Case Dismissed – Prosecution failure leads to collapse of drug driving case

Hammer Book 1

This last week at Carlisle’s Rickergate Magistrates’ Court, our client had entered not guilty pleas to two allegations – one of driving while under the influence of cannabis and another that he drove with 16 times the legal limit for cocaine in his system.

However the case was thrown out by District Judge Gerald Chalk, ruling that Crown Prosecution Service (CPS) lawyers had failed to prepare the case properly and it would be unfair to continue the prosecution.

The most dramatic allegation he faced was that he drove whilst having 800mcg of the cocaine breakdown product benzoylecgonine in his blood-stream. The second charge – also denied – was that he had just over twice the legal limit of cannabis in his body.

“Slipped through the net”

In court, an initial report on the blood samples given by our client following his arrest had been prepared. But in all such cases defendants have the right to have a second, more detailed analysis carried out on the blood sample. This report usually represents the key piece of prosecution evidence. This was not produced.

Mr Travers for the prosecution, explaining that the defence request had slipped through the net within the CPS. The mistake was identified a week ago but given the workload currently faced by the forensic laboratory which is used by the CPS for such cases, it had not been possible to have the analysis requested by the defence carried out, added the prosecutor.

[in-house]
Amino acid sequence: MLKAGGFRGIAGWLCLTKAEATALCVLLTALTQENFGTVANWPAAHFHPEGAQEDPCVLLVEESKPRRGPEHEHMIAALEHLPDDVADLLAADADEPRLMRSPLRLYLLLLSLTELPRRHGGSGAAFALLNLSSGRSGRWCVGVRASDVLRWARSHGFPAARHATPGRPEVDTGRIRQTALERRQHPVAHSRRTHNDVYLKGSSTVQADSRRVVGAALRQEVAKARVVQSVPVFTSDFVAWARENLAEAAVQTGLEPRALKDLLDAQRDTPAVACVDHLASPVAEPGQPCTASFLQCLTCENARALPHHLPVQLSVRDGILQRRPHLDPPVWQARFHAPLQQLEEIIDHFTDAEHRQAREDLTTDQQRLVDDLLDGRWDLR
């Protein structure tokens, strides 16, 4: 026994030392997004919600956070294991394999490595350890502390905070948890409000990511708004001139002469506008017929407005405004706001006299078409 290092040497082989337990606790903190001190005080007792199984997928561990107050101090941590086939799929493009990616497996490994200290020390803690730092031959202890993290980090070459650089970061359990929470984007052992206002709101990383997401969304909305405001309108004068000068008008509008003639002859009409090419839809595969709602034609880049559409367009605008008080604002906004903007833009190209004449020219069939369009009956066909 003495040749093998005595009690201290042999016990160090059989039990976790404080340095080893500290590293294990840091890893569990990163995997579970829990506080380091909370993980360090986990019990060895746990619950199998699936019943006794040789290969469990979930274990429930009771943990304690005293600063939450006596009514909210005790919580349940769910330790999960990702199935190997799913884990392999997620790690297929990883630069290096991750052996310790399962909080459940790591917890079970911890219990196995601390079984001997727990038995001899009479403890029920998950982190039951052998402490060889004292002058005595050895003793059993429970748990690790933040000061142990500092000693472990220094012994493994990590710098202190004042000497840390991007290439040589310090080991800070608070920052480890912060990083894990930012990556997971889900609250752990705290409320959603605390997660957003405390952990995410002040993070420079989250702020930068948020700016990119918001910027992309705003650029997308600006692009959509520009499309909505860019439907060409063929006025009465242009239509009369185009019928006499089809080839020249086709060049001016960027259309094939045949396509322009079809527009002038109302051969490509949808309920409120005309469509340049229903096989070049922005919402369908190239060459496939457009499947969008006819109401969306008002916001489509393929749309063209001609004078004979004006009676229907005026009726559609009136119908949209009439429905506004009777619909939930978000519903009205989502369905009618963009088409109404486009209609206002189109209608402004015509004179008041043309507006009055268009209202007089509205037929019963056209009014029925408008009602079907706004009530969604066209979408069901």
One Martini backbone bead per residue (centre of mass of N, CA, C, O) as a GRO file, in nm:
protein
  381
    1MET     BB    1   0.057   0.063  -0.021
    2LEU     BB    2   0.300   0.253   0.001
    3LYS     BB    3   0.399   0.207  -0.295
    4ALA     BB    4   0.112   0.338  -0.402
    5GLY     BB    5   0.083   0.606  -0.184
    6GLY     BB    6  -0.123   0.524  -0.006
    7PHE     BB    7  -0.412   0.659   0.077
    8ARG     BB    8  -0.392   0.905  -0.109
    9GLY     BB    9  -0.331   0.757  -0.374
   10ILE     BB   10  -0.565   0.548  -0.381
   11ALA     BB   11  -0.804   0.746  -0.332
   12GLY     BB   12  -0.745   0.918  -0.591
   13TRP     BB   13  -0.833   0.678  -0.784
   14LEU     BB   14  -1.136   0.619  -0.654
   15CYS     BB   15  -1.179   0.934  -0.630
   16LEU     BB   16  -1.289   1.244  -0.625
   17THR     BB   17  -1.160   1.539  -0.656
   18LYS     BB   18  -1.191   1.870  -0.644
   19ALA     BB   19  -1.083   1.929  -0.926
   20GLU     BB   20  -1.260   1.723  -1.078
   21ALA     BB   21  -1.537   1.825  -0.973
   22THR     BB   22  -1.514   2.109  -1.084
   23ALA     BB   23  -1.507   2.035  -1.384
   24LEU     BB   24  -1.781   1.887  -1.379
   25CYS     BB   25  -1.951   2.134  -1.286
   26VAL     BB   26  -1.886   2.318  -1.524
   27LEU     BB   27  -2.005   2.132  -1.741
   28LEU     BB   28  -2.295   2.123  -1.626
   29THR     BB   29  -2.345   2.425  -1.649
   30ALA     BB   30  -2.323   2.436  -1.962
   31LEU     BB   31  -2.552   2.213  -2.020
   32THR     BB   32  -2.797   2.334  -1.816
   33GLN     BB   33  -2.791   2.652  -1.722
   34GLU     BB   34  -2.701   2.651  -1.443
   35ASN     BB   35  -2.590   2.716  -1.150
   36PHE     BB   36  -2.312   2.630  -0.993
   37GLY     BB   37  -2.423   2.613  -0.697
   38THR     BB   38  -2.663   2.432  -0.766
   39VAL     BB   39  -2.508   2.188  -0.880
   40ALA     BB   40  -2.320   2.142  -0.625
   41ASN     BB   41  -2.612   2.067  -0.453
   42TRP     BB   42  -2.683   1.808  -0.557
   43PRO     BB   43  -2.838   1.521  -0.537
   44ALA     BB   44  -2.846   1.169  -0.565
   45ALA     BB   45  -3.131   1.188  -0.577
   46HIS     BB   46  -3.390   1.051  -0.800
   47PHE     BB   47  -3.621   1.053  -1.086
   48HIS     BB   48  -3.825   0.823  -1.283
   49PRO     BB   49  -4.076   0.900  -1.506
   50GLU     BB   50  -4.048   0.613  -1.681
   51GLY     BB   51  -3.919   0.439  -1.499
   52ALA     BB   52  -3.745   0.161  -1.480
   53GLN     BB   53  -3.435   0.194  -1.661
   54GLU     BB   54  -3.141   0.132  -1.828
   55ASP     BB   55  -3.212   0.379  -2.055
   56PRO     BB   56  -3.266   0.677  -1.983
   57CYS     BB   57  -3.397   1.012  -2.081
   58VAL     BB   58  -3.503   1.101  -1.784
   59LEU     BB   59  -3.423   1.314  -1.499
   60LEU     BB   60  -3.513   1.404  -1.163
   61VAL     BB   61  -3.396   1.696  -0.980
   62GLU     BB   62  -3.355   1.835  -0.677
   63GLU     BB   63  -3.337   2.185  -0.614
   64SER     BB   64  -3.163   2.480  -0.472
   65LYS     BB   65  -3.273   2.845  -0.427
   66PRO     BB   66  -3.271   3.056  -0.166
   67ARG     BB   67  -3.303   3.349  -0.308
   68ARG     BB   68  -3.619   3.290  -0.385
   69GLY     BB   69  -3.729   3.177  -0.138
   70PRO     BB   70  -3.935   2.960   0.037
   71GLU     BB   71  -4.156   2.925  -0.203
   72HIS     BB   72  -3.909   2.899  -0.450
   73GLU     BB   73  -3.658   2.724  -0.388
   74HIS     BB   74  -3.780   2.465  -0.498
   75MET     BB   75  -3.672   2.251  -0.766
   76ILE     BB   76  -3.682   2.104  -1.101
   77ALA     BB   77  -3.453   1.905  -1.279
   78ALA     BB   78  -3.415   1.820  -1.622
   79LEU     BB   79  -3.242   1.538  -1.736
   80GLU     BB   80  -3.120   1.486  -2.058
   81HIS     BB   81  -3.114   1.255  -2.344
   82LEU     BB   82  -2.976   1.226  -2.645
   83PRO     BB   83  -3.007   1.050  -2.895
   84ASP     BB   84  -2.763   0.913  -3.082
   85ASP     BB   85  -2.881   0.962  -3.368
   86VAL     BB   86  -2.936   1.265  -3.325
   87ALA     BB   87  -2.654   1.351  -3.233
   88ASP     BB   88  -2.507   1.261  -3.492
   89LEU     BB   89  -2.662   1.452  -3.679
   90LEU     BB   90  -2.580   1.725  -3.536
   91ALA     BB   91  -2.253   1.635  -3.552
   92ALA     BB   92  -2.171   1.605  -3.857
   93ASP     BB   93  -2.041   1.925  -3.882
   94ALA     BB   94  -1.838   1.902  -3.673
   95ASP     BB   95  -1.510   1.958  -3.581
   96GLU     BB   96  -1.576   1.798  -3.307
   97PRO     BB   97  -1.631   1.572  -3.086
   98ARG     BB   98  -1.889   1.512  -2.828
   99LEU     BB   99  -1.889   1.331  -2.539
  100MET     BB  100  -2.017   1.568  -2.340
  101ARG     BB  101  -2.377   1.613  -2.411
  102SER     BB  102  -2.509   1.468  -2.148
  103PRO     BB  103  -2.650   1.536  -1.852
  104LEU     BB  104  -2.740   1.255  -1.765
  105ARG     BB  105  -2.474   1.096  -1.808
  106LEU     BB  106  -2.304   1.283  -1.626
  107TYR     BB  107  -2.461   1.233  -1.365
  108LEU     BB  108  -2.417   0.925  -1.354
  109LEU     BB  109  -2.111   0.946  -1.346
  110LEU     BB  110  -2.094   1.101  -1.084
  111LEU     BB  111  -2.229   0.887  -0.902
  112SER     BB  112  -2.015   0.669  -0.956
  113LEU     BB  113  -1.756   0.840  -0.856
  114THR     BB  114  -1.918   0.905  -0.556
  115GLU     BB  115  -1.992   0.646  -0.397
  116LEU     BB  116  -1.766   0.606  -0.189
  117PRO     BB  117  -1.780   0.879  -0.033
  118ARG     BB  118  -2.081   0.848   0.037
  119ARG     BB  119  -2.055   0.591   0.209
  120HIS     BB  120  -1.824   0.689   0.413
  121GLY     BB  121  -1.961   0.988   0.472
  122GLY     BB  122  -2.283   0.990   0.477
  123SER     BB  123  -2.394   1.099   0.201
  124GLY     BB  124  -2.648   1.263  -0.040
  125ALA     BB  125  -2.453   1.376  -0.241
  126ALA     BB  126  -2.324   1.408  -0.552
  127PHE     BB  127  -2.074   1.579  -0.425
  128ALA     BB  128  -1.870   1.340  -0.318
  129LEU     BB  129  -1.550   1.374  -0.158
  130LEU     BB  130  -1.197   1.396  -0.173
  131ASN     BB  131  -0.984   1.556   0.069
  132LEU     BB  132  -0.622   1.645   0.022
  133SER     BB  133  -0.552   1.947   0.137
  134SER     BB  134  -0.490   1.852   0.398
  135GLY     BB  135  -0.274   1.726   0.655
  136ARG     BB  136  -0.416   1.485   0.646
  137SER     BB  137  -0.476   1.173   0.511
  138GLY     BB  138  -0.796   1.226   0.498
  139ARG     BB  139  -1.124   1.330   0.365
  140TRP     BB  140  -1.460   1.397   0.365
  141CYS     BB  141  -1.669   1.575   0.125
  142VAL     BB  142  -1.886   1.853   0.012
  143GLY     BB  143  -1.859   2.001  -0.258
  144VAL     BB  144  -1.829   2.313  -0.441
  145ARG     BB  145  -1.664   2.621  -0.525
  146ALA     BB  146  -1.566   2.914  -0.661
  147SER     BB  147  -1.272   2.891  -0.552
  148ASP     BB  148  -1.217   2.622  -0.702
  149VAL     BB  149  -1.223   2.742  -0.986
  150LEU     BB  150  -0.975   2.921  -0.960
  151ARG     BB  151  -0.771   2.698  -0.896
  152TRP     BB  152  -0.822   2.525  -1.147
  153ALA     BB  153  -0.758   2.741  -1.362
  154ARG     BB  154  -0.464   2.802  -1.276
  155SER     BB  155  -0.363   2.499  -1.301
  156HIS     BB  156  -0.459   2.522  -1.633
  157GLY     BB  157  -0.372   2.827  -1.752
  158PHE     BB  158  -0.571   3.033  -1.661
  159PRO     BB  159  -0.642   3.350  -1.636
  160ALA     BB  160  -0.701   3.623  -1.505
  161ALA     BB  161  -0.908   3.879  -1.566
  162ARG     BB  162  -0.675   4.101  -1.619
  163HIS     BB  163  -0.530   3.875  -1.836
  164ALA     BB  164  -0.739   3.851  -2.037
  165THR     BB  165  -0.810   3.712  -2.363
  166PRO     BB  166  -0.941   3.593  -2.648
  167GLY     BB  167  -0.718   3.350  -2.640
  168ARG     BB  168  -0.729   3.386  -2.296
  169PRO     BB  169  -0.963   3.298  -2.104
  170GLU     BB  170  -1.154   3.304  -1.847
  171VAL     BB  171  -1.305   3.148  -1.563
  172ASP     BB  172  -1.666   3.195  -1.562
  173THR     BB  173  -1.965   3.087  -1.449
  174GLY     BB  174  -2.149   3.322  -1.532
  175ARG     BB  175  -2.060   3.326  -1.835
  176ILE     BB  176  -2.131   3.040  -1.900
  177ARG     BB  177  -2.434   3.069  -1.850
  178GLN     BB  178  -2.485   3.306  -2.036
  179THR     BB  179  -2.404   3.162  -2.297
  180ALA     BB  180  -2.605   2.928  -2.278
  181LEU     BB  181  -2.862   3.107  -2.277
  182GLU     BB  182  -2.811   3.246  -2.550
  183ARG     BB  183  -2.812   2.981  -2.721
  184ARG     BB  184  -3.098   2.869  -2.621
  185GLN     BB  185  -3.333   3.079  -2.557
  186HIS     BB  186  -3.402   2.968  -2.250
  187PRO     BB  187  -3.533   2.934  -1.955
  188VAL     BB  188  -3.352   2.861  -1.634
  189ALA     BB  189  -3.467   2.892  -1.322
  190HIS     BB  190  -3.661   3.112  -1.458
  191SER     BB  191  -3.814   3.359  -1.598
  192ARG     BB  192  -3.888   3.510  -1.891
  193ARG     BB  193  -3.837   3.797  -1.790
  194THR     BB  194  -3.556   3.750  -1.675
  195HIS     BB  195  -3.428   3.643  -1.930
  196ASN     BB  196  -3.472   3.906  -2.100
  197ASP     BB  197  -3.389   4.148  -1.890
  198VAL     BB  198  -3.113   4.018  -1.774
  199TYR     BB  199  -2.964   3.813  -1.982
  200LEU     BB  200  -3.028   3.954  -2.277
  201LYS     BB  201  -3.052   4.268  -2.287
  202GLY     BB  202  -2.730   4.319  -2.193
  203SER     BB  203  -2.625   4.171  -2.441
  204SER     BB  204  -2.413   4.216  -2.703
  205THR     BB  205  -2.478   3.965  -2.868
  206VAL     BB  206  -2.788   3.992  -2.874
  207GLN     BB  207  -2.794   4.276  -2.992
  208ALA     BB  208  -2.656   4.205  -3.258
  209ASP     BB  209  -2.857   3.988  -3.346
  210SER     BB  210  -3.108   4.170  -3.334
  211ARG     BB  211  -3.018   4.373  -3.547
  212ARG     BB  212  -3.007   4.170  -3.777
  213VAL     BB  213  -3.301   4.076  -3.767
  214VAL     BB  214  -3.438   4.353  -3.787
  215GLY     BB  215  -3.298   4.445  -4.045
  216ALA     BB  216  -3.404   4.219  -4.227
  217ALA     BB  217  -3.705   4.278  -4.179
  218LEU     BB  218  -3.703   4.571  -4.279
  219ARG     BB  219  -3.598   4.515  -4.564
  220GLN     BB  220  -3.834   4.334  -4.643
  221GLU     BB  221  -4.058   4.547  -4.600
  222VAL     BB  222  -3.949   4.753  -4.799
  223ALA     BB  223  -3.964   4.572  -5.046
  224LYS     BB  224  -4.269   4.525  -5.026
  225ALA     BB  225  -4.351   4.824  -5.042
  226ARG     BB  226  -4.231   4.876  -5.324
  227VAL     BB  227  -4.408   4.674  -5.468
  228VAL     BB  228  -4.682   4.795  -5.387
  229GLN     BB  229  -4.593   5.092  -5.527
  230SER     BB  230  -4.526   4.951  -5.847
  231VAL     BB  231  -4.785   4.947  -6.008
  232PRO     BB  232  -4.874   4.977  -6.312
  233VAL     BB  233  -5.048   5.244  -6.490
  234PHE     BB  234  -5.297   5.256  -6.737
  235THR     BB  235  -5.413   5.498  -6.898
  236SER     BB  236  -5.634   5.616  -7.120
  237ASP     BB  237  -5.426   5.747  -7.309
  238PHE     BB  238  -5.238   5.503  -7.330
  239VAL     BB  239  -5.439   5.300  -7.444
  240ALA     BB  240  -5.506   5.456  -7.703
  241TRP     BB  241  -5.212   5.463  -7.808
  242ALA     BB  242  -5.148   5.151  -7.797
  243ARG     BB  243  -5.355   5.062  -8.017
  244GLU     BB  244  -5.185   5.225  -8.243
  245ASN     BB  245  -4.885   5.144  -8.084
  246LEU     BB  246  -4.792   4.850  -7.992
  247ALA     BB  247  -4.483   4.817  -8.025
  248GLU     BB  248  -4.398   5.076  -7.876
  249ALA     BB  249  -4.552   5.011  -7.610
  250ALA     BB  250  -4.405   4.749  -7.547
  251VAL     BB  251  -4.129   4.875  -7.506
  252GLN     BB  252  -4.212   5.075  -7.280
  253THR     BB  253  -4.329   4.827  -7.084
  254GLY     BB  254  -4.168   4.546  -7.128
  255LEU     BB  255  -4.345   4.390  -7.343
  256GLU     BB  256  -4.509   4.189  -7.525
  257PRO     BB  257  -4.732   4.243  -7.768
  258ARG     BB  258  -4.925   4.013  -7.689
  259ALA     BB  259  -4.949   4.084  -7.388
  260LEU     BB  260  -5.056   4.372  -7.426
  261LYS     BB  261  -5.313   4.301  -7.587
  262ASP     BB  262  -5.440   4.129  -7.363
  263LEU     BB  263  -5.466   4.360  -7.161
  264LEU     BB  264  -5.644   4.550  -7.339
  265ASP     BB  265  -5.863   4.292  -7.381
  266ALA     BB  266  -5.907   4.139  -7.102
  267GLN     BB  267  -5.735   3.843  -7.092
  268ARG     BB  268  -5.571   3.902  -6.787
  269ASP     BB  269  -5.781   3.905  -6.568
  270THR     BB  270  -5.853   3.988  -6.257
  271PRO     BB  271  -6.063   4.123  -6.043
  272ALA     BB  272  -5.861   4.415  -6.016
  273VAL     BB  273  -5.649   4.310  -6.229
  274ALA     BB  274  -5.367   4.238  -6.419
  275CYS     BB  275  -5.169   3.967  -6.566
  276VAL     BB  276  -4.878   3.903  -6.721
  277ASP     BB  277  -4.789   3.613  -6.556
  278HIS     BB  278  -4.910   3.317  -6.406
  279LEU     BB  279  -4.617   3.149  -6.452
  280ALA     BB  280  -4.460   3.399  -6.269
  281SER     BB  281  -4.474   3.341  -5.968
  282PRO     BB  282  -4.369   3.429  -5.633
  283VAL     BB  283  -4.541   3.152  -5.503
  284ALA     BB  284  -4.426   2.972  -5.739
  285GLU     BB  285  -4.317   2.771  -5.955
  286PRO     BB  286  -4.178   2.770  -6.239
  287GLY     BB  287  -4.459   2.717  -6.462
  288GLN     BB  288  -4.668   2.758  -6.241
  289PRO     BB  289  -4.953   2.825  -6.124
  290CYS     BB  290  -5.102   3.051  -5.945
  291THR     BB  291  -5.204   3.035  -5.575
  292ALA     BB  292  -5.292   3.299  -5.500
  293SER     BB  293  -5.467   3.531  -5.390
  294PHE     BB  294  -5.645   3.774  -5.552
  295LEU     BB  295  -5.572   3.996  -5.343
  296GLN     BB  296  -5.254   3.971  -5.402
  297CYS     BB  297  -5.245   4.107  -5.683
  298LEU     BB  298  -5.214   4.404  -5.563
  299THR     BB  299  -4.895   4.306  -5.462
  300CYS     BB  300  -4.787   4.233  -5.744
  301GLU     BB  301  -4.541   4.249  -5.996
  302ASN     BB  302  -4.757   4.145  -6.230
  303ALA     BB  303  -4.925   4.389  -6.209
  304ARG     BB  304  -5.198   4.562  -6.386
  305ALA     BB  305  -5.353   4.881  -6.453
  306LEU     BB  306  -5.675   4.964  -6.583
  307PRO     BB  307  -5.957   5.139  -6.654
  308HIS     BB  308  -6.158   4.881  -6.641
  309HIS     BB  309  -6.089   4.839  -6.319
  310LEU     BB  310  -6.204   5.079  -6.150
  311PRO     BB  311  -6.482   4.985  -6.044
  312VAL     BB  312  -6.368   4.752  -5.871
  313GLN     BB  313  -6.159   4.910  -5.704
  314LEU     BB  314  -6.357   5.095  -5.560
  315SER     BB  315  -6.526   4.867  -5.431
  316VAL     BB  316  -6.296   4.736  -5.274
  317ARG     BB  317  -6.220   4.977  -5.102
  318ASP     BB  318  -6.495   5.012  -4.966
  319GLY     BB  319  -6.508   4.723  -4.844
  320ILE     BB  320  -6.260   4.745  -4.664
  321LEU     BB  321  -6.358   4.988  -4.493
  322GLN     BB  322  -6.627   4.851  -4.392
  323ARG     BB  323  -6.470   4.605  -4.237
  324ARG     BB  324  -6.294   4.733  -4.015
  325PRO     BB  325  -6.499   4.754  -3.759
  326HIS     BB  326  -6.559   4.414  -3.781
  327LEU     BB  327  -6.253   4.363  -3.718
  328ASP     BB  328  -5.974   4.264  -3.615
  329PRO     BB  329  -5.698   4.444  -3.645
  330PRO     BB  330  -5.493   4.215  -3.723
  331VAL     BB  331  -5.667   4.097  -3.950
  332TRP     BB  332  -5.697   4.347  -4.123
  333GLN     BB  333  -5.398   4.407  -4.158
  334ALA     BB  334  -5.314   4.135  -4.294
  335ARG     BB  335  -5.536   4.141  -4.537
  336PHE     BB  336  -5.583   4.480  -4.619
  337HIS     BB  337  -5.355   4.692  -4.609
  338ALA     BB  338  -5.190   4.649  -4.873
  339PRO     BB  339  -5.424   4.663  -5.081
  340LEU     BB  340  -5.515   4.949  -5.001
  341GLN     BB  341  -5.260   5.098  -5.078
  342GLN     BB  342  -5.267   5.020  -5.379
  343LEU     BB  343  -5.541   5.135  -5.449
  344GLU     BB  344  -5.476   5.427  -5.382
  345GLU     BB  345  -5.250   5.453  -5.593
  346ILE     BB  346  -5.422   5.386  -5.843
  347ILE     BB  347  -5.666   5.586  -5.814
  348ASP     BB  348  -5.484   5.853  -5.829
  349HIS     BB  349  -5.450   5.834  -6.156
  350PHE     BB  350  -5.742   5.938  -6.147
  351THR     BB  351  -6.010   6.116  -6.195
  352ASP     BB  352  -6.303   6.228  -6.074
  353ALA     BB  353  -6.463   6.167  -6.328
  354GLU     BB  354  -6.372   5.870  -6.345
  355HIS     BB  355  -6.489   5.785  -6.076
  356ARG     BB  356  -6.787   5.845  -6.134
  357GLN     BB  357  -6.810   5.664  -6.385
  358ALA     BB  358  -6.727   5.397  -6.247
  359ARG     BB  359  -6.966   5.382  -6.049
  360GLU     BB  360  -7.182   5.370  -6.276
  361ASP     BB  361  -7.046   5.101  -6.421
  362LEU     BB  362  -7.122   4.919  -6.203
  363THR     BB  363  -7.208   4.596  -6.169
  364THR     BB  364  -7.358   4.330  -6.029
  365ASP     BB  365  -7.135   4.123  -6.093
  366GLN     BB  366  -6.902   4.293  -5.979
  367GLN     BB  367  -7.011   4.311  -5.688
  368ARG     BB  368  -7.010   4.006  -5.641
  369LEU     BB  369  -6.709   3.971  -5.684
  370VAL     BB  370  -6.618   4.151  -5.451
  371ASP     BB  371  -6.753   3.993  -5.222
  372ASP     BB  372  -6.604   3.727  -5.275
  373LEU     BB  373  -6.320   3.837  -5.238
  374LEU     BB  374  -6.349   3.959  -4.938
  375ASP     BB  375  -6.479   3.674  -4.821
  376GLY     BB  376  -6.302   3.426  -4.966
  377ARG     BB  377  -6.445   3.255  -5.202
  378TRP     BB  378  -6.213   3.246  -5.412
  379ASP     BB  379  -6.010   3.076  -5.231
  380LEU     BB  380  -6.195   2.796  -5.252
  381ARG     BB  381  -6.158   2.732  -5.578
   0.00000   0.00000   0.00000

Senior solicitor of M.A.J Law, Mr Marcus Johnstone, advised the court that at least three communications to the CPS about the case, with some of those messages copied to court officials. It was also requested that a police officer who was involved in the case should attend the trial – yet that officer had not appeared at court.

He said it was not the prosecutor’s fault that there had been insufficient preparation for the trial, adding: “But it is becoming an increasingly common problem that the CPS are not providing evidence or disclosure of important documents which are needed.”

The judge agreed, saying: “The CPS has manifestly failed to do the preparatory work. I have to be fair to both sides and it would not be fair to continue.”

In view of the judge’s comment, the prosecution formally offered no evidence and invited the judge to dismiss the case.

Judge Chalk proceeded to formally dismiss the charges.

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This is just another example of why evidence must be challenged. It highlights the increasing number of cases that the Crown Prosecution Service fail to provide simple and basic evidence within a timely manner, in order to prove a case against the accused. The Crown Prosecution Service are relying more and more on Guilty pleas being entered without such evidence being required and to be disclosed to those accused of motoring offences.

The full article can be found here.